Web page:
Managerial Power and Credibility

A manager should not gauge “power” by the fact that he or she can fire employees, tell them what to do, make decisions about their salary or fire them if they want. Power cannot be equated to an office, a title or a bigger cubicle. Power is not illustrated by the fact you associate yourself with other managers.

A truly powerful manager is able to move employees to action not through coercion or intimidation but by influence. Influence is gained because employees know the manager is fair and equitable. They know the manager believes in their ideas and ability. They feel they have a stake in the success of the company because they’re allowed to risk and contribute.

The power gained by moving up in the organizational hierarchy isn’t enough to get results. In reality, establishing and maintaining credibility is how you’ll get results.

Power does come with your position. And, as a manager, you will have more formal authority, a higher status within your organization, and greater access to resources than you did as an individual contributor.

Instead of relying on your new power to bring results, focus on establishing your credibility. You can do this by demonstrating character and managerial competence, and using influence.

There are three components of credibility:

  • character – Demonstrate character by always striving to do the right thing. Others will understand this as dedication and sincerity. And they’ll come to depend and rely on you to do the right thing, which is priceless in your efforts to manage.
  • competence – One of the best ways to demonstrate managerial competence is to talk less and listen more. A manager’s job is to support and guide, not to dictate to people exactly what to do and how to do it. And when you stop to listen, you’ll likely learn valuable information and increase your expertise as a manager.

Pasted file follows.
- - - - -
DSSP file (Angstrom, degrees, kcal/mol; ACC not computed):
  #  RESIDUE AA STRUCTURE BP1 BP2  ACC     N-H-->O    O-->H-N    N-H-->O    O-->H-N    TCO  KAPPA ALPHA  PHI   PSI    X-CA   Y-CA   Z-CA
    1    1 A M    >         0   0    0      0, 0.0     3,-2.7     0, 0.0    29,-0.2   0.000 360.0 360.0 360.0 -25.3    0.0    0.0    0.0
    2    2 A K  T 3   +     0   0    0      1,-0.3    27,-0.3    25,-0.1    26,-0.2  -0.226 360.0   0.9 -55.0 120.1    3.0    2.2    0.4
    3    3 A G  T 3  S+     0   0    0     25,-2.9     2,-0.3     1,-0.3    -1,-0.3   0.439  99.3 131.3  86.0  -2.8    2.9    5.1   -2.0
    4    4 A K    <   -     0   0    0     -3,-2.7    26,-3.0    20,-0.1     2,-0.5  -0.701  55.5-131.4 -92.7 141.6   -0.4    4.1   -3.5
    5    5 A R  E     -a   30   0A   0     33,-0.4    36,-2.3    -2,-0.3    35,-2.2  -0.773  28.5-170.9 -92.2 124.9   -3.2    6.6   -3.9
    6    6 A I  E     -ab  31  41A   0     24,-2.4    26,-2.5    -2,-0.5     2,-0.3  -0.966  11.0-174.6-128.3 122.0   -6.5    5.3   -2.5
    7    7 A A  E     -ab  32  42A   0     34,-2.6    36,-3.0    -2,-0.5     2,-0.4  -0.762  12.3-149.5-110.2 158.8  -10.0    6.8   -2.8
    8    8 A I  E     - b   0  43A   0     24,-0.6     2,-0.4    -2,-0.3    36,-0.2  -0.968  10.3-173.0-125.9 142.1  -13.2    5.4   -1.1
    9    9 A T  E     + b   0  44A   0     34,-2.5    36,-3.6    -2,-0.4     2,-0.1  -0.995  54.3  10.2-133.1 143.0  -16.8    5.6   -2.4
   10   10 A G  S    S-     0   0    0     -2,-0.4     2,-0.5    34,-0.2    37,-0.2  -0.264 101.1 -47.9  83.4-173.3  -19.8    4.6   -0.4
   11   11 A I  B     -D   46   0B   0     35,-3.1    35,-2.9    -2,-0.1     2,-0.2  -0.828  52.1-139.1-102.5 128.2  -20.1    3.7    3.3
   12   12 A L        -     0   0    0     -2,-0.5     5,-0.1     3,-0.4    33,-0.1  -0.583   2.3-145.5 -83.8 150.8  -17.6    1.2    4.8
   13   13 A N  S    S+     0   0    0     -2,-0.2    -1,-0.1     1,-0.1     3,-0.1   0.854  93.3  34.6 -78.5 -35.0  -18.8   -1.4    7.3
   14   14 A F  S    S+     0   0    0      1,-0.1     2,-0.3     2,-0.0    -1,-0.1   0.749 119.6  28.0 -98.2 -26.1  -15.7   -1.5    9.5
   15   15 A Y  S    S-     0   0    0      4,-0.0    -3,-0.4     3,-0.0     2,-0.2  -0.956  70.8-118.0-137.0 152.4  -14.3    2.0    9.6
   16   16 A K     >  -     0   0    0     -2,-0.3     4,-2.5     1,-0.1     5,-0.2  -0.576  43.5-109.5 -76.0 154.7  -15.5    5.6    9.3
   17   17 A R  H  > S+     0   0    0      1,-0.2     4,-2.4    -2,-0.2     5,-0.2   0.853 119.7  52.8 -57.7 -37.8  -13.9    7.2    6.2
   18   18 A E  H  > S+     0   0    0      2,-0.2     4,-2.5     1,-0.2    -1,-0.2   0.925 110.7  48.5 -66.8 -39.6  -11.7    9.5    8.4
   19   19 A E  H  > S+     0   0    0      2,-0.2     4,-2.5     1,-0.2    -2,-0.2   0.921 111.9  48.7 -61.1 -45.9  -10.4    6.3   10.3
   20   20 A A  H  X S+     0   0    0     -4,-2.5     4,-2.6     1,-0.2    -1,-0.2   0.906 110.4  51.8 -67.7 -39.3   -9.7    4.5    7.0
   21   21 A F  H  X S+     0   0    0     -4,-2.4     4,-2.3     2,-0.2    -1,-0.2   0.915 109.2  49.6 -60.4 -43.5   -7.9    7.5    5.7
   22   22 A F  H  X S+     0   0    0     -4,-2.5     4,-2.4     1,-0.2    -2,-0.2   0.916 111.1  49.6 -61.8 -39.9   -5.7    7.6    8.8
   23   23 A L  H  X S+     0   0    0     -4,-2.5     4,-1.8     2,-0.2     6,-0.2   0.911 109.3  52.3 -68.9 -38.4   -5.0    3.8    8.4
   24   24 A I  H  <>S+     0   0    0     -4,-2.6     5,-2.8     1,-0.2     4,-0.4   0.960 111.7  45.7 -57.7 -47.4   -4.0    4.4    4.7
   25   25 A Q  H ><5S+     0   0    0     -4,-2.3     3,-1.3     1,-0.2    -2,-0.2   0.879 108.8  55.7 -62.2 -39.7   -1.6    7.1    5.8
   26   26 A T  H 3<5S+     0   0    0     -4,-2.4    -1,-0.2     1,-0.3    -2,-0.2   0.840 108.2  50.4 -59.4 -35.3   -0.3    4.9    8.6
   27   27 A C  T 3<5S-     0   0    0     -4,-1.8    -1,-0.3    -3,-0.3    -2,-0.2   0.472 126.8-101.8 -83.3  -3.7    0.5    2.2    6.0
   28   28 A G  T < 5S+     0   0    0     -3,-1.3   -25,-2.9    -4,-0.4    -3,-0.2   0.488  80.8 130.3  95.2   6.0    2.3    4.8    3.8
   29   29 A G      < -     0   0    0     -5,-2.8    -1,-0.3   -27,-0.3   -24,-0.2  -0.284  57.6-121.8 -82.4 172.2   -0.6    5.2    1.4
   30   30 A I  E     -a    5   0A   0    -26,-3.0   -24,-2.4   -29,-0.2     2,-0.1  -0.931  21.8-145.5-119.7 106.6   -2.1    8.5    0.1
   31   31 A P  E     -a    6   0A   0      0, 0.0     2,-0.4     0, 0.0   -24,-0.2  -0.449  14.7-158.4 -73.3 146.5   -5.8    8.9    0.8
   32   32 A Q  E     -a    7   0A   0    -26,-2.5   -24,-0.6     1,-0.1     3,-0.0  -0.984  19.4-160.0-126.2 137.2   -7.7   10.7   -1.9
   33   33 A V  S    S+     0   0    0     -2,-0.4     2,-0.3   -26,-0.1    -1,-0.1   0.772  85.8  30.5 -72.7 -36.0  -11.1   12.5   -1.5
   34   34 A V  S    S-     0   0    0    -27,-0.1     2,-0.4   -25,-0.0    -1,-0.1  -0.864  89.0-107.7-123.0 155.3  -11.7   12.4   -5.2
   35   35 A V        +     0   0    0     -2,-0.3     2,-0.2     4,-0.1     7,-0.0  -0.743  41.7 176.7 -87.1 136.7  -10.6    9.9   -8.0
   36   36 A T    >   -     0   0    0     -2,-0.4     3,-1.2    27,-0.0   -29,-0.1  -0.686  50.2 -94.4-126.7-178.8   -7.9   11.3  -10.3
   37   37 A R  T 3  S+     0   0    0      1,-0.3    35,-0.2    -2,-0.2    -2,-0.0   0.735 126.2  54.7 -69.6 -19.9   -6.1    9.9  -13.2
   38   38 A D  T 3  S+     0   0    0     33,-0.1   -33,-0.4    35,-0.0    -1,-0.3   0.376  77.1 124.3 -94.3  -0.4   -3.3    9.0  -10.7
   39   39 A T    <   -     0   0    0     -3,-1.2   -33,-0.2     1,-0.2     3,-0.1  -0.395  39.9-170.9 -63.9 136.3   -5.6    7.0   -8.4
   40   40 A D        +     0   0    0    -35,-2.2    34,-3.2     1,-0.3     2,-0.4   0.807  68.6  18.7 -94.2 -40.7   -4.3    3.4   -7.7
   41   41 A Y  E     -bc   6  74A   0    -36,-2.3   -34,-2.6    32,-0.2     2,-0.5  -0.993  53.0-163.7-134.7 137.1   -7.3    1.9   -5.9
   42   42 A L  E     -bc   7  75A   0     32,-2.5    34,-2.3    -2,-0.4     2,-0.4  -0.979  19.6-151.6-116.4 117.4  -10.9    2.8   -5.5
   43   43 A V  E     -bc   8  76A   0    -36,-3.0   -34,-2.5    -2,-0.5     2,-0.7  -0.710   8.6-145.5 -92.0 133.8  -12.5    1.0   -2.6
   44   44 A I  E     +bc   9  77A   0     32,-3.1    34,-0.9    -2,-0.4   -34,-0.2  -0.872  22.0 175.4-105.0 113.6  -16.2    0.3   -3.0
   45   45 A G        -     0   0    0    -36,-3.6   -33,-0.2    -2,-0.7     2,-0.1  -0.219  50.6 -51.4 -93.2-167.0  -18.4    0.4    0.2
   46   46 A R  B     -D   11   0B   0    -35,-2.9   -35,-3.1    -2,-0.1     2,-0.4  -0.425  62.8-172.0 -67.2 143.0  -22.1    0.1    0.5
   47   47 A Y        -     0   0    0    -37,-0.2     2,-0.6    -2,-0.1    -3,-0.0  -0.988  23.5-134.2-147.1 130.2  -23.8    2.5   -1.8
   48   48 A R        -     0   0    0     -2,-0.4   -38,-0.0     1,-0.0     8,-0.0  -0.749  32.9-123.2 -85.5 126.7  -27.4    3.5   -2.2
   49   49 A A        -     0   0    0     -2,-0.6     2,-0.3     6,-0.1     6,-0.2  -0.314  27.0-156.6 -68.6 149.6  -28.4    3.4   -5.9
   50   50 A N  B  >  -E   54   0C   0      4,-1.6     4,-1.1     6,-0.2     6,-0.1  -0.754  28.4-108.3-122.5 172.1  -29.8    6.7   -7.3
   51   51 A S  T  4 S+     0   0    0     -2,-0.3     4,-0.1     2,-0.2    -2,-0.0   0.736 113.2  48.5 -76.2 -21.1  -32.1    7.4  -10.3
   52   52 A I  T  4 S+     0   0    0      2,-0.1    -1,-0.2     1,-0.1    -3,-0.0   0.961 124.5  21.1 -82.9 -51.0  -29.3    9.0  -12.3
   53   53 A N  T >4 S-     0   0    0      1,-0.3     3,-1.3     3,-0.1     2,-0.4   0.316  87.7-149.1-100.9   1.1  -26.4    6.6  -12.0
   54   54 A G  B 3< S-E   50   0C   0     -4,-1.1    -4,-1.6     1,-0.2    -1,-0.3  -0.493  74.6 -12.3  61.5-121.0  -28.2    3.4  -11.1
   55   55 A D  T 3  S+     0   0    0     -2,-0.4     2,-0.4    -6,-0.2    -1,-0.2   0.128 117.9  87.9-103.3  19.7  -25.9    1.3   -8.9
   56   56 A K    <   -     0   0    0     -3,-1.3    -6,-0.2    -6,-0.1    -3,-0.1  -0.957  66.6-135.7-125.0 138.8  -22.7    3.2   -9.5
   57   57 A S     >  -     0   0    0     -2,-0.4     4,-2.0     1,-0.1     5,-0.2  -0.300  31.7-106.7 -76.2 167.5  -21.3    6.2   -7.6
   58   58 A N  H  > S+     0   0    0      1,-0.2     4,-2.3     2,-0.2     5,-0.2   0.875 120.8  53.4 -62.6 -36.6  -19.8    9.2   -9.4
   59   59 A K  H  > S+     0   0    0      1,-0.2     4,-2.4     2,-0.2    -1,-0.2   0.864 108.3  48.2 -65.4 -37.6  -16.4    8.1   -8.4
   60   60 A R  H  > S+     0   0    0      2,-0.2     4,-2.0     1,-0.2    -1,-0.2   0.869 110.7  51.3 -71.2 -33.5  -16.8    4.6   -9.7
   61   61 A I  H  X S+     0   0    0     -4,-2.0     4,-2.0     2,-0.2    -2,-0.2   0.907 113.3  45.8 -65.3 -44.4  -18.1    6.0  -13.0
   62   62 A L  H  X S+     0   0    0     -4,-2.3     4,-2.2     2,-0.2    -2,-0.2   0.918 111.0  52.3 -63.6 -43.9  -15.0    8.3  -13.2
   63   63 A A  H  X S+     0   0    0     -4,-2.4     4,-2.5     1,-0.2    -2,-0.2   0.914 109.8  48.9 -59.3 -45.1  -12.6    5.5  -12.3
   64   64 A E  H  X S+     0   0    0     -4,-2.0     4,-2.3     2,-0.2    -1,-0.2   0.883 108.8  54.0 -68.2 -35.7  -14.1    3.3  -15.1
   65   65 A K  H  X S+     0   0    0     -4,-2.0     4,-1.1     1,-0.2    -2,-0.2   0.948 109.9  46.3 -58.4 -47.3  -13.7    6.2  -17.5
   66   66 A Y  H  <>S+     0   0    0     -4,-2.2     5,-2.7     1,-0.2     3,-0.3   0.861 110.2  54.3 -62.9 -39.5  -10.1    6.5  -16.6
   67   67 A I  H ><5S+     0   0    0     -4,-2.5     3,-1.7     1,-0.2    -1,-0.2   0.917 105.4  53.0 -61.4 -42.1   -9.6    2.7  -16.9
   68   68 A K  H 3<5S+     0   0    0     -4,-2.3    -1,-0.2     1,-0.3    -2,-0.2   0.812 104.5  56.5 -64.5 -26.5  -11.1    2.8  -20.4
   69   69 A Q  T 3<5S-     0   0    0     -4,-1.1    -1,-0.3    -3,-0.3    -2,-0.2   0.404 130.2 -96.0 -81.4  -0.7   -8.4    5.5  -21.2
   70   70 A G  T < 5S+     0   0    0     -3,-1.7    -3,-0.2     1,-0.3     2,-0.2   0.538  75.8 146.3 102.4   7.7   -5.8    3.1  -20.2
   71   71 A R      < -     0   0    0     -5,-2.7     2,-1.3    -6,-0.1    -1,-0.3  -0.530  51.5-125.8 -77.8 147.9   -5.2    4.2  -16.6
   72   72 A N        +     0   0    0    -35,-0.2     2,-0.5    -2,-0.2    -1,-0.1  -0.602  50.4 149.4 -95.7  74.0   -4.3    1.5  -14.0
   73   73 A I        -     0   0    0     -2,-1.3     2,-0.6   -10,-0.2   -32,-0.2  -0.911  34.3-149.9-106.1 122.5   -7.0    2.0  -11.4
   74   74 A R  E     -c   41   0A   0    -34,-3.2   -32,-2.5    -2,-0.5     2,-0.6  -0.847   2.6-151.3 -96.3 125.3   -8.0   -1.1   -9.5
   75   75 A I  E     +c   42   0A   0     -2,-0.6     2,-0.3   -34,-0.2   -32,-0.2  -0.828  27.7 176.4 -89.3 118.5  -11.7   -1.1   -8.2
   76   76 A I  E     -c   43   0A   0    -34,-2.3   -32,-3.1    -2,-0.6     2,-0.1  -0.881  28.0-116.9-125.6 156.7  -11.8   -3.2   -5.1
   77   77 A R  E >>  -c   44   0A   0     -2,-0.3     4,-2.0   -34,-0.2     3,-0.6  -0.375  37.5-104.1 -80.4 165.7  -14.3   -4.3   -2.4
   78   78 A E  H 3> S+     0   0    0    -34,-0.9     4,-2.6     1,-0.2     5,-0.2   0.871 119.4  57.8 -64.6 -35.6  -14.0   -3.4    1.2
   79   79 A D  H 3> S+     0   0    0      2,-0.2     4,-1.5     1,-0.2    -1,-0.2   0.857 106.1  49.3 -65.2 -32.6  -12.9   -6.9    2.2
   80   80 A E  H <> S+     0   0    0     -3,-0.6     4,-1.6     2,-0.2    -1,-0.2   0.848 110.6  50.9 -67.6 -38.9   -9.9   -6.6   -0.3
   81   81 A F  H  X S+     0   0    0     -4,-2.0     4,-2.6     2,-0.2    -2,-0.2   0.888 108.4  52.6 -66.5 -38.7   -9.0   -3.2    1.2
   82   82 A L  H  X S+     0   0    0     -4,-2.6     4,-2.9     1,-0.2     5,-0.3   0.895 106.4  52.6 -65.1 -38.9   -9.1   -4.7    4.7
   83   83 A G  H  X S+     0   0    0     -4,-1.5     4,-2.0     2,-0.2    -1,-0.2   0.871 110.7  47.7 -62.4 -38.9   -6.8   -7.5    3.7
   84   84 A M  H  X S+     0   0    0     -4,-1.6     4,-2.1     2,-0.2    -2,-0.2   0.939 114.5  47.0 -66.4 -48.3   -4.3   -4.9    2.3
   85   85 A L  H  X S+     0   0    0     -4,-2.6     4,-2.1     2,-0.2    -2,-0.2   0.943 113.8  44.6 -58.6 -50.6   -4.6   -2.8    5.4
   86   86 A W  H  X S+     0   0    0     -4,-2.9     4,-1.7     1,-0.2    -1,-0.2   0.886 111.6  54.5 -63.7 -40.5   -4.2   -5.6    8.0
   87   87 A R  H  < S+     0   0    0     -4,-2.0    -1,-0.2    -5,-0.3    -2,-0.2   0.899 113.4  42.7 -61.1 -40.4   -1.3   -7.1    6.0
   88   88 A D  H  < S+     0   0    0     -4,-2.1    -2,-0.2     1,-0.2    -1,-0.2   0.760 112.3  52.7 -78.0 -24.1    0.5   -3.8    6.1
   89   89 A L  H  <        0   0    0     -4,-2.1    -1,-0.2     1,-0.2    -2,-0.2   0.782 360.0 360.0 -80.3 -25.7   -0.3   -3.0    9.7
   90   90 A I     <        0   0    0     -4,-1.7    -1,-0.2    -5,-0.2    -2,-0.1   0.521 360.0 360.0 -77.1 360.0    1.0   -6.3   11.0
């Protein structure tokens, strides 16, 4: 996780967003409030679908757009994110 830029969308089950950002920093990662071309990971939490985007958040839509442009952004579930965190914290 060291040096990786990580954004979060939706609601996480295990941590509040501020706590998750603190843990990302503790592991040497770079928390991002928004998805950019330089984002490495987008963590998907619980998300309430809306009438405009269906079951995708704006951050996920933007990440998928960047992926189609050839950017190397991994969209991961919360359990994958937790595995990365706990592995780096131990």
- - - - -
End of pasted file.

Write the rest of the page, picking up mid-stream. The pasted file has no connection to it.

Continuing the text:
• Influence – The influence you have over others stems from your character. If you work hard, display honesty and fairness, and demonstrate knowledge, competency, and reliability, you’ll positively influence people. Consistency in your actions and behavior will help you build and keep this influence. Good communication skills can also contribute to your effectiveness in influencing others.

Theory X and Theory Y

Theory X and Theory Y were first explained by McGregor in his book, ‘The Human Side of Enterprise,’ and they refer to two styles of management – authoritarian (Theory X) and participative (Theory Y).

If you believe that your team members dislike their work and have little motivation, then, according to McGregor, you’ll likely use an authoritarian style of management. This approach is very “hands-on” and usually involves micromanaging people’s work to ensure that it gets done properly. McGregor called this Theory X.

Theory X managers tend to take a pessimistic view of their people, and assume that they are naturally unmotivated and dislike work. As a result, they think that team members need to be prompted, rewarded or punished constantly to make sure that they complete their tasks.

Work in organizations that are managed like this can be repetitive, and people are often motivated with a “carrot and stick” approach. Performance appraisals

and remuneration are usually based on tangible results, such as sales figures or product output, and are used to control staff and “keep tabs” on them.

On the other hand, if you believe that your people take pride in their work and see it as a challenge, then you’ll more likely adopt a participative management style. Managers who use this approach trust their people to take ownership of their work and do it effectively by themselves. McGregor called this Theory Y.

Theory Y managers understand their role is to coach and support their employees. They give them honest, constructive feedback. They recognize employee efforts by saying thanks. They recognize their own shortcomings by asking their employees for help. They step aside and let employees enjoy the limelight when the team is successful. They demonstrate their confidence in employees by saying, “What do you think we should do?”


Employees look to their leaders for continual direction and motivation. It can be exceedingly difficult to lead a team toward common goals if you have not established a credible rapport with your employees first. But what actually factors into your credibility? There’s no single leadership characteristic that will answer this question.